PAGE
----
Additionally if you read up on fast loop performance you're told to do:
var i = number_of_interations;
Put this together and the way to fill a large array is apparently to do:
var i = planned_array_size;
var array_name = ;
array_name[i] = insert_value_or_function_call_here;
I found that if I changed the preparation code to loop forwards suddenly safari scored highest, changing it to set the array size with the array constructor advance made it perform even better. Notably this changes improved performance in all browsers though Safari in particular went to the top.
Primary: you don't want to dynamically resize arrays backwards it kills performance; use the Array Constructor to size it
Secondary: Safari's JS engine is crazy fast when it's not dynamically resizing (as in it curb stomps V8 in a lot of tests I've been doing)
Try running this in a couple of browsers then consider bringing back that array constructor :):
(I note that those tests only show creation speeds, it was access speeds that pointed me to the issue, for those try out these two test pages and compare - I note the differences here are smaller except in Safari:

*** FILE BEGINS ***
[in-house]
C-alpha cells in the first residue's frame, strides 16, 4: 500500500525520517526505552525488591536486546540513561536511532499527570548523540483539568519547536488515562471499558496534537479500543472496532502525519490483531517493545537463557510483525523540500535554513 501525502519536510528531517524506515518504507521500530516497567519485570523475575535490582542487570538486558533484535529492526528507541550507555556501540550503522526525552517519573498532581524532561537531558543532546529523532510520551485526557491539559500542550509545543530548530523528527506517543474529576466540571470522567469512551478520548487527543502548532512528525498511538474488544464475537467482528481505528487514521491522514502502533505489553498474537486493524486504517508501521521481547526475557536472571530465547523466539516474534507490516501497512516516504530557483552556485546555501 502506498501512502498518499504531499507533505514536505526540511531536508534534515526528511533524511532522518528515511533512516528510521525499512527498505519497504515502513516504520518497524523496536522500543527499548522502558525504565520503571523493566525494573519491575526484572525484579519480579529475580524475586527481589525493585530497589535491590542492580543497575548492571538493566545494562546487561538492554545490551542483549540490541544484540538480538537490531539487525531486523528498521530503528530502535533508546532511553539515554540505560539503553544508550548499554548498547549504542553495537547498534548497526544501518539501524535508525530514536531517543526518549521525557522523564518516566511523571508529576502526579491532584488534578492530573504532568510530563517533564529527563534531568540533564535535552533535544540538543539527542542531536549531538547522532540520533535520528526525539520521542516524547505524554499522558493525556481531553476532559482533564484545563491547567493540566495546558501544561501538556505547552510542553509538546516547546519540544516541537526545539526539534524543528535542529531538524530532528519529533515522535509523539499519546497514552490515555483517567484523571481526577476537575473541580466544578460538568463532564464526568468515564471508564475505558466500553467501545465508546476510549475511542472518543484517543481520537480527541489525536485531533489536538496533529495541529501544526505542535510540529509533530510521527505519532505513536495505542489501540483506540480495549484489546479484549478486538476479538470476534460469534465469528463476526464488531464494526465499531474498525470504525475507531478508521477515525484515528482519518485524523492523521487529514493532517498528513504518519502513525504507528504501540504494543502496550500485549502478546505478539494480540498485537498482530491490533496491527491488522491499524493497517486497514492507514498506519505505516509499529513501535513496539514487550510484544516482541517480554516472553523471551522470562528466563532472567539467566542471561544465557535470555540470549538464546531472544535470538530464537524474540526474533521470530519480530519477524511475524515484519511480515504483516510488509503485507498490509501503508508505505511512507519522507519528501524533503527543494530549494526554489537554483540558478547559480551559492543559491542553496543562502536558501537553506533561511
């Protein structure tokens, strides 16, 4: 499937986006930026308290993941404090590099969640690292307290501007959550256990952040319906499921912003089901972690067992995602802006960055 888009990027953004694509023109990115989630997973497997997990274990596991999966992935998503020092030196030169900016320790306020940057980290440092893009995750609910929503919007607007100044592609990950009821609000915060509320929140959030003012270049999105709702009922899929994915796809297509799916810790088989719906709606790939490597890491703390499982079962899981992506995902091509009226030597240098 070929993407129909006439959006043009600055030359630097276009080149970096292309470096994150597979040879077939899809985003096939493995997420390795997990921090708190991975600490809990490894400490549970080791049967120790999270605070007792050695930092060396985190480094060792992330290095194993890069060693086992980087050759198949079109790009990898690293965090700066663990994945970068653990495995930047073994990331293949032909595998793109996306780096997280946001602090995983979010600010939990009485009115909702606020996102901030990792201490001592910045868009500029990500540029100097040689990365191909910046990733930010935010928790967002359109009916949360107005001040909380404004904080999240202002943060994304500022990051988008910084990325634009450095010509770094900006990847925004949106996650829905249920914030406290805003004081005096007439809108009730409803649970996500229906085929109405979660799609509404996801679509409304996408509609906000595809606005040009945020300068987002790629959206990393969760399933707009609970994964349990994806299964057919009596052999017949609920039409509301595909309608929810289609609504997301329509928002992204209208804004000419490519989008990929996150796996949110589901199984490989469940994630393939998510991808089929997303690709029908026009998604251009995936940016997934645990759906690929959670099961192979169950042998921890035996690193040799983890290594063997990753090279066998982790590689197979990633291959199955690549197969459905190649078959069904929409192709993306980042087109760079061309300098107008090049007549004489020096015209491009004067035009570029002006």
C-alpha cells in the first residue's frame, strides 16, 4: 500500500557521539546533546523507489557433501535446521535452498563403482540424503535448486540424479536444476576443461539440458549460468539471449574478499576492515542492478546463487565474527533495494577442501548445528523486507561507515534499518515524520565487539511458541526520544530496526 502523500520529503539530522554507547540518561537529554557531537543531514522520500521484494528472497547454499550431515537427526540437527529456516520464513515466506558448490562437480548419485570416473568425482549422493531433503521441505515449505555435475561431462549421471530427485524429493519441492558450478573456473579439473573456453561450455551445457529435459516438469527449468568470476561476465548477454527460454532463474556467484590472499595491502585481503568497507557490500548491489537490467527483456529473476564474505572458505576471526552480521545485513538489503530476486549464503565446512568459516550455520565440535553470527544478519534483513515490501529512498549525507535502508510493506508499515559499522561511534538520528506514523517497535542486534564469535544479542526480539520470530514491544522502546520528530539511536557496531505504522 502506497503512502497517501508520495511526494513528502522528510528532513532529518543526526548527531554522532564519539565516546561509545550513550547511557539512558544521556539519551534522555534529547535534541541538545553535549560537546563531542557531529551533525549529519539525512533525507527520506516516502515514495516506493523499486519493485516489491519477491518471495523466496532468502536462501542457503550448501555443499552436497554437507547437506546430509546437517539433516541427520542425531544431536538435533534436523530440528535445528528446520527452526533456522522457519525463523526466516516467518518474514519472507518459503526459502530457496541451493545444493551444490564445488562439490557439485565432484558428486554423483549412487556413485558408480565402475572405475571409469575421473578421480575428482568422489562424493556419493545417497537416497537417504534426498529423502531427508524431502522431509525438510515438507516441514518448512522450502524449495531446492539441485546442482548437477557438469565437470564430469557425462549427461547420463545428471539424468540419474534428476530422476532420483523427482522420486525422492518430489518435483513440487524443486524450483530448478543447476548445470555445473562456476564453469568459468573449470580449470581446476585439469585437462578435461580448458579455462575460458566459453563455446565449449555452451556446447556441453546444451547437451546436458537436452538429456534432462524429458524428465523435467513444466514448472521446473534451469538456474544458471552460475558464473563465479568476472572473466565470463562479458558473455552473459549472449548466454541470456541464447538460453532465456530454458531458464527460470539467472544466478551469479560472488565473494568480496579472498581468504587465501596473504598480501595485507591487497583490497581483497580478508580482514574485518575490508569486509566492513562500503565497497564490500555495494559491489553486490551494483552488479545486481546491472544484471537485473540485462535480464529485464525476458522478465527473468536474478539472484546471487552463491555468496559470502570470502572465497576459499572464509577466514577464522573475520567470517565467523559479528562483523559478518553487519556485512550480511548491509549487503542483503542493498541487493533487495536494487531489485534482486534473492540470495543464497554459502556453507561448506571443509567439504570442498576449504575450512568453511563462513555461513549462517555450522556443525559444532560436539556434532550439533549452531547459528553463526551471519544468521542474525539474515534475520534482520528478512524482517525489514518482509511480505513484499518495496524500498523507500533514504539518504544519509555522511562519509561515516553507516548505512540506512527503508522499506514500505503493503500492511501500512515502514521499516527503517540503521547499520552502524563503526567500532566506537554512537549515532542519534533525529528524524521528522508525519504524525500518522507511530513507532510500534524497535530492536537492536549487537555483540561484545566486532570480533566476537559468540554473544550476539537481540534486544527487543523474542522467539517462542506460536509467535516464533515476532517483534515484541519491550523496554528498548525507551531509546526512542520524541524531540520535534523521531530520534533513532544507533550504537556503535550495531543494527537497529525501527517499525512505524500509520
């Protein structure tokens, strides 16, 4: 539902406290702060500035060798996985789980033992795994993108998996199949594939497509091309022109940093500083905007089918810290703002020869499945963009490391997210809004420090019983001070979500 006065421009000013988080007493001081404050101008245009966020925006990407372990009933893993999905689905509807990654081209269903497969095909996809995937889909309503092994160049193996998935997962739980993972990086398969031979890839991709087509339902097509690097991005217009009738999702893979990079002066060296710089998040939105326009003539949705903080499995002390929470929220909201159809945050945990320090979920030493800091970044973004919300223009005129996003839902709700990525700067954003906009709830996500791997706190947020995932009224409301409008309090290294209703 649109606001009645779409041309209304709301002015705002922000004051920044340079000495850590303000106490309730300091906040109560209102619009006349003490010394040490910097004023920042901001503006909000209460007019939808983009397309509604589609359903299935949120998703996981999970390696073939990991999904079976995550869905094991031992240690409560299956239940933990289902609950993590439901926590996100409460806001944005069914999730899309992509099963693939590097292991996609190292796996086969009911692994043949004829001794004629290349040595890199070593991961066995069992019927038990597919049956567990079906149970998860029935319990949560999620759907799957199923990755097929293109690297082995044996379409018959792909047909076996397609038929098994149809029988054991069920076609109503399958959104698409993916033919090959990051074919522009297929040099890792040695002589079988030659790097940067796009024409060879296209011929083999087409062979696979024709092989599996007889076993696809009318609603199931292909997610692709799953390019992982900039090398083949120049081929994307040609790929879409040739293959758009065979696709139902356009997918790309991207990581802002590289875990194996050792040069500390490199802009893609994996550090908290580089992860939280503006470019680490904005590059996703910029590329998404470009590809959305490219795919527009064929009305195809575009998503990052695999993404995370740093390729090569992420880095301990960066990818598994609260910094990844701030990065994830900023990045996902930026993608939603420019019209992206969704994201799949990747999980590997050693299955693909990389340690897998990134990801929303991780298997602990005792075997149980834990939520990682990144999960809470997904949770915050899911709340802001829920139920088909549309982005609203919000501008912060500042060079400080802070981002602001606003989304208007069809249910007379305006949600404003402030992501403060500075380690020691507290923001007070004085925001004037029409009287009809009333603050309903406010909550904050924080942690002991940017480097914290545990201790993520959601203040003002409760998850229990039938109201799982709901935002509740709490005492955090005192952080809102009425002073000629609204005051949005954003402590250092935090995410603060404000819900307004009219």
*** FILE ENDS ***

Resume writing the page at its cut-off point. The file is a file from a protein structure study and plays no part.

Firstly, I want to say that when it comes to optimization, never ever assume something is faster "because it should be." Besides the issue of testing your assumptions, there's also the problem of readability/understandability vs speed, and if you're going to be sacrificing one, you'd better be making up for it with the other enough to warrant the change, and you better know how much you're gaining in one area over the other.
Case in point, the ++i vs i++ debacle in C++. When i is an integer, it's argued that ++i should be faster since it increments i, and then returns it (2 ops), instead of i++ which stores the value of it, increments i, and then returns the stored value (3 ops). Since the 486 era of cpus, these two should actually go the same speed since each core of a cpu can do a limited number of operations in parallel (if the operations are independent of each other), so both end up returning after 2 ops. Moreover, in the case of loops, i++ should actually be faster since it can do the loop check while it's storing i, so if the value of i is not immediately used in the loop, it can start the loop after 1 op whereas ++i has to increment the i and then do the check. But, really this is all a mute point because compilers will optimize out stuff like this anyway, so why the hell bother in the first place? If your code needs to know the difference between i++ vs ++i, then you're making your code more complicated and harder to understand for an optimization that doesn't even exist anymore. The only case where ++i vs i++ makes a difference is when i is a complicated class and you're overloading ++ (though I'd worry about this as well since it's also potentially making the code less readable).
So the moral of that story? Don't listen to other people, and test your optimization assumptions to make sure there is a speed gain and that it's worth the reduction in readability. Don't even listen to my argument above, test the difference between ++i and i++ yourself in your compiler, language etc.